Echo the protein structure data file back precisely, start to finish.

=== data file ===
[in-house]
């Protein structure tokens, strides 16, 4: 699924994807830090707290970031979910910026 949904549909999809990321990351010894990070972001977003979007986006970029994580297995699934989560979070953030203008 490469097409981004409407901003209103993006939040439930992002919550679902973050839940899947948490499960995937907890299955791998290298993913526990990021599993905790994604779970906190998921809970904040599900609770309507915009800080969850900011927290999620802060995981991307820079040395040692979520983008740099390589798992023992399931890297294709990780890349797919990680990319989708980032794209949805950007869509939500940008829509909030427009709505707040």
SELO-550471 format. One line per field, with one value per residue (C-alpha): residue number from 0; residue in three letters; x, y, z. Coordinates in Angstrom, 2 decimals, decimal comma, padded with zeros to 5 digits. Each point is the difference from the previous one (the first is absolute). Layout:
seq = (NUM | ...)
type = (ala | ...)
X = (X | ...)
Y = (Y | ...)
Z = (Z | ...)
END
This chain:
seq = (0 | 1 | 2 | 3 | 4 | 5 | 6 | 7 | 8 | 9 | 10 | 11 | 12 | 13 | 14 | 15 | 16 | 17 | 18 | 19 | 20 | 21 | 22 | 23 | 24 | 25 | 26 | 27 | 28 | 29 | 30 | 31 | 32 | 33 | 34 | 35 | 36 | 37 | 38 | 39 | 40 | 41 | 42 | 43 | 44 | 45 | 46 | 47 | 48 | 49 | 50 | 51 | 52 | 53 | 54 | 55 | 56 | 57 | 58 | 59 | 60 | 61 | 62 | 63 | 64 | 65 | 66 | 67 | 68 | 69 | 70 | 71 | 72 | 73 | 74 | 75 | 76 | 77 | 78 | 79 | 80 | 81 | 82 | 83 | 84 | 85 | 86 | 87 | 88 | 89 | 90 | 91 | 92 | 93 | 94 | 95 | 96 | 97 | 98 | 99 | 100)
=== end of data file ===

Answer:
[in-house]
């Protein structure tokens, strides 16, 4: 699924994807830090707290970031979910910026 949904549909999809990321990351010894990070972001977003979007986006970029994580297995699934989560979070953030203008 490469097409981004409407901003209103993006939040439930992002919550679902973050839940899947948490499960995937907890299955791998290298993913526990990021599993905790994604779970906190998921809970904040599900609770309507915009800080969850900011927290999620802060995981991307820079040395040692979520983008740099390589798992023992399931890297294709990780890349797919990680990319989708980032794209949805950007869509939500940008829509909030427009709505707040």
SELO-550471 format. One line per field, with one value per residue (C-alpha): residue number from 0; residue in three letters; x, y, z. Coordinates in Angstrom, 2 decimals, decimal comma, padded with zeros to 5 digits. Each point is the difference from the previous one (the first is absolute). Layout:
seq = (NUM | ...)
type = (ala | ...)
X = (X | ...)
Y = (Y | ...)
Z = (Z | ...)
END
This chain:
seq = (0 | 1 | 2 | 3 | 4 | 5 | 6 | 7 | 8 | 9 | 10 | 11 | 12 | 13 | 14 | 15 | 16 | 17 | 18 | 19 | 20 | 21 | 22 | 23 | 24 | 25 | 26 | 27 | 28 | 29 | 30 | 31 | 32 | 33 | 34 | 35 | 36 | 37 | 38 | 39 | 40 | 41 | 42 | 43 | 44 | 45 | 46 | 47 | 48 | 49 | 50 | 51 | 52 | 53 | 54 | 55 | 56 | 57 | 58 | 59 | 60 | 61 | 62 | 63 | 64 | 65 | 66 | 67 | 68 | 69 | 70 | 71 | 72 | 73 | 74 | 75 | 76 | 77 | 78 | 79 | 80 | 81 | 82 | 83 | 84 | 85 | 86 | 87 | 88 | 89 | 90 | 91 | 92 | 93 | 94 | 95 | 96 | 97 | 98 | 99 | 100)